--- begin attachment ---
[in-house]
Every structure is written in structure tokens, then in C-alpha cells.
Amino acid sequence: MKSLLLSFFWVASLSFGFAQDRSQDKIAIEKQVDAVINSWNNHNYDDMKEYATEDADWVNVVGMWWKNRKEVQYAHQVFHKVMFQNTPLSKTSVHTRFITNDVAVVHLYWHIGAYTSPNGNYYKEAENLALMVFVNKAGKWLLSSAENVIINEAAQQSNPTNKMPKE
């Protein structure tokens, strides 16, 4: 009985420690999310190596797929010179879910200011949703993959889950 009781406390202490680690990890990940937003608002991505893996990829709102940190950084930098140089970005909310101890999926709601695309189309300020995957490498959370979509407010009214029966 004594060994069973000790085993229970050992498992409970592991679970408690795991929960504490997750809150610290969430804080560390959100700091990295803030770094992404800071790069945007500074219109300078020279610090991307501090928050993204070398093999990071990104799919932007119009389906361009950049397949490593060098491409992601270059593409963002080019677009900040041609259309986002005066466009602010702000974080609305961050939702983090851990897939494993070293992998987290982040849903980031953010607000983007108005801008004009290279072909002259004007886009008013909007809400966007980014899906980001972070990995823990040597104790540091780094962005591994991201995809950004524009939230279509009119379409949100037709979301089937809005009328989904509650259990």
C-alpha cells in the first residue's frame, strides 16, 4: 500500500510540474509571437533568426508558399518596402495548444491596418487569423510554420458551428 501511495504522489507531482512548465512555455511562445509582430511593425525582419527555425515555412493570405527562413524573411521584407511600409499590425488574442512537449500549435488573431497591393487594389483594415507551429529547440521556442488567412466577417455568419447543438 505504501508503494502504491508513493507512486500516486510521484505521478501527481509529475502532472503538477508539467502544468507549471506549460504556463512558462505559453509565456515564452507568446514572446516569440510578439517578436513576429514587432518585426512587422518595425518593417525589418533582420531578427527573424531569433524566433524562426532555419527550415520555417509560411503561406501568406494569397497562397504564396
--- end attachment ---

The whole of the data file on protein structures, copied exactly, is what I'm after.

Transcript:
[in-house]
Every structure is written in structure tokens, then in C-alpha cells.
Amino acid sequence: MKSLLLSFFWVASLSFGFAQDRSQDKIAIEKQVDAVINSWNNHNYDDMKEYATEDADWVNVVGMWWKNRKEVQYAHQVFHKVMFQNTPLSKTSVHTRFITNDVAVVHLYWHIGAYTSPNGNYYKEAENLALMVFVNKAGKWLLSSAENVIINEAAQQSNPTNKMPKE
């Protein structure tokens, strides 16, 4: 009985420690999310190596797929010179879910200011949703993959889950 009781406390202490680690990890990940937003608002991505893996990829709102940190950084930098140089970005909310101890999926709601695309189309300020995957490498959370979509407010009214029966 004594060994069973000790085993229970050992498992409970592991679970408690795991929960504490997750809150610290969430804080560390959100700091990295803030770094992404800071790069945007500074219109300078020279610090991307501090928050993204070398093999990071990104799919932007119009389906361009950049397949490593060098491409992601270059593409963002080019677009900040041609259309986002005066466009602010702000974080609305961050939702983090851990897939494993070293992998987290982040849903980031953010607000983007108005801008004009290279072909002259004007886009008013909007809400966007980014899906980001972070990995823990040597104790540091780094962005591994991201995809950004524009939230279509009119379409949100037709979301089937809005009328989904509650259990």
C-alpha cells in the first residue's frame, strides 16, 4: 500500500510540474509571437533568426508558399518596402495548444491596418487569423510554420458551428 501511495504522489507531482512548465512555455511562445509582430511593425525582419527555425515555412493570405527562413524573411521584407511600409499590425488574442512537449500549435488573431497591393487594389483594415507551429529547440521556442488567412466577417455568419447543438 505504501508503494502504491508513493507512486500516486510521484505521478501527481509529475502532472503538477508539467502544468507549471506549460504556463512558462505559453509565456515564452507568446514572446516569440510578439517578436513576429514587432518585426512587422518595425518593417525589418533582420531578427527573424531569433524566433524562426532555419527550415520555417509560411503561406501568406494569397497562397504564396